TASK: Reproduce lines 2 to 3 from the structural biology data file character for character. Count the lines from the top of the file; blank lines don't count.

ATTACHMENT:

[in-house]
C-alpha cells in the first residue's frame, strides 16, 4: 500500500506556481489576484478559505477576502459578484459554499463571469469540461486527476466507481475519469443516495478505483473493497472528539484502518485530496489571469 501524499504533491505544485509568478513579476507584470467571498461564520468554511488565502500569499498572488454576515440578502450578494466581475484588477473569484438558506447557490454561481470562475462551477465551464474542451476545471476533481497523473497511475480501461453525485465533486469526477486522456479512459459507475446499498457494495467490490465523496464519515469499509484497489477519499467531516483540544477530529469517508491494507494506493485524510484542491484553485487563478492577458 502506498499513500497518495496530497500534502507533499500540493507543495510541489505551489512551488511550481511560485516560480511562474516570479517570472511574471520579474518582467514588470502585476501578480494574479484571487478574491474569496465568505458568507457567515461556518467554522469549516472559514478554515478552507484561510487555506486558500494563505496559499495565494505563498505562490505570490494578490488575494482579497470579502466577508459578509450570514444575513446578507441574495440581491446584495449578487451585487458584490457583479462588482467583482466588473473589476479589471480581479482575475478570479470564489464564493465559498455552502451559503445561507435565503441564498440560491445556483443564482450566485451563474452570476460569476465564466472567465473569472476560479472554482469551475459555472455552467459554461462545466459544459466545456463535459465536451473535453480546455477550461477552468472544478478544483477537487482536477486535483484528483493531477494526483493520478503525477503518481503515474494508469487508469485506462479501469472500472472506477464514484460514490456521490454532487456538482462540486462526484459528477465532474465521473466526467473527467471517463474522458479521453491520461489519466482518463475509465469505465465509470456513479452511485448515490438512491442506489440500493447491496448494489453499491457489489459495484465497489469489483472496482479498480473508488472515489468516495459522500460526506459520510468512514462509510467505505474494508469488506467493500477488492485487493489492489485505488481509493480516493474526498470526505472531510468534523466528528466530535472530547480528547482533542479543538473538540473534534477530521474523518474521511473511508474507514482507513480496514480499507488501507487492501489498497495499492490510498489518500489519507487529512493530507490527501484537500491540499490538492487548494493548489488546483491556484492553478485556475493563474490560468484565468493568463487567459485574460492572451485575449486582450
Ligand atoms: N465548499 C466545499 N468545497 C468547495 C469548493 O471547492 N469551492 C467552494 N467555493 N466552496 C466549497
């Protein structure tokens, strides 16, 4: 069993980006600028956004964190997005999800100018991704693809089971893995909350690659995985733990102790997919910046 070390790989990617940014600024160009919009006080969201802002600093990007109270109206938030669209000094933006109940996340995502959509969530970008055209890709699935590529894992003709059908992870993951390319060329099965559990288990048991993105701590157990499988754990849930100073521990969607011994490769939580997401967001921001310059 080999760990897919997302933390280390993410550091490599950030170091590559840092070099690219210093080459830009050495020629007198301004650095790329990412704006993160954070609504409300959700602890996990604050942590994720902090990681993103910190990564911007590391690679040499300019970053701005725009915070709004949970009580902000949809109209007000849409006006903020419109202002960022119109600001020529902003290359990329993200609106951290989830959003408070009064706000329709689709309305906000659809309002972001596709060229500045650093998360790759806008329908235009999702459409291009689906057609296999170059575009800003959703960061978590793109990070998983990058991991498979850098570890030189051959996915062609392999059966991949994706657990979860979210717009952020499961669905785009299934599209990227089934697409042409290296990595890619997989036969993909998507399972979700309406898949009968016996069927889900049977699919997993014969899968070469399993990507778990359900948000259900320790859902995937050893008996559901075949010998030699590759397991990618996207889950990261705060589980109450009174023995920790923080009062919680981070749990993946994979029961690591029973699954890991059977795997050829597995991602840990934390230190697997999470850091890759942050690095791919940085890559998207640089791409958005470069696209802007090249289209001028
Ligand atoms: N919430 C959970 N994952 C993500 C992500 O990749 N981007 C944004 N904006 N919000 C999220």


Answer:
C-alpha cells in the first residue's frame, strides 16, 4: 500500500506556481489576484478559505477576502459578484459554499463571469469540461486527476466507481475519469443516495478505483473493497472528539484502518485530496489571469 501524499504533491505544485509568478513579476507584470467571498461564520468554511488565502500569499498572488454576515440578502450578494466581475484588477473569484438558506447557490454561481470562475462551477465551464474542451476545471476533481497523473497511475480501461453525485465533486469526477486522456479512459459507475446499498457494495467490490465523496464519515469499509484497489477519499467531516483540544477530529469517508491494507494506493485524510484542491484553485487563478492577458 502506498499513500497518495496530497500534502507533499500540493507543495510541489505551489512551488511550481511560485516560480511562474516570479517570472511574471520579474518582467514588470502585476501578480494574479484571487478574491474569496465568505458568507457567515461556518467554522469549516472559514478554515478552507484561510487555506486558500494563505496559499495565494505563498505562490505570490494578490488575494482579497470579502466577508459578509450570514444575513446578507441574495440581491446584495449578487451585487458584490457583479462588482467583482466588473473589476479589471480581479482575475478570479470564489464564493465559498455552502451559503445561507435565503441564498440560491445556483443564482450566485451563474452570476460569476465564466472567465473569472476560479472554482469551475459555472455552467459554461462545466459544459466545456463535459465536451473535453480546455477550461477552468472544478478544483477537487482536477486535483484528483493531477494526483493520478503525477503518481503515474494508469487508469485506462479501469472500472472506477464514484460514490456521490454532487456538482462540486462526484459528477465532474465521473466526467473527467471517463474522458479521453491520461489519466482518463475509465469505465465509470456513479452511485448515490438512491442506489440500493447491496448494489453499491457489489459495484465497489469489483472496482479498480473508488472515489468516495459522500460526506459520510468512514462509510467505505474494508469488506467493500477488492485487493489492489485505488481509493480516493474526498470526505472531510468534523466528528466530535472530547480528547482533542479543538473538540473534534477530521474523518474521511473511508474507514482507513480496514480499507488501507487492501489498497495499492490510498489518500489519507487529512493530507490527501484537500491540499490538492487548494493548489488546483491556484492553478485556475493563474490560468484565468493568463487567459485574460492572451485575449486582450
Ligand atoms: N465548499 C466545499 N468545497 C468547495 C469548493 O471547492 N469551492 C467552494 N467555493 N466552496 C466549497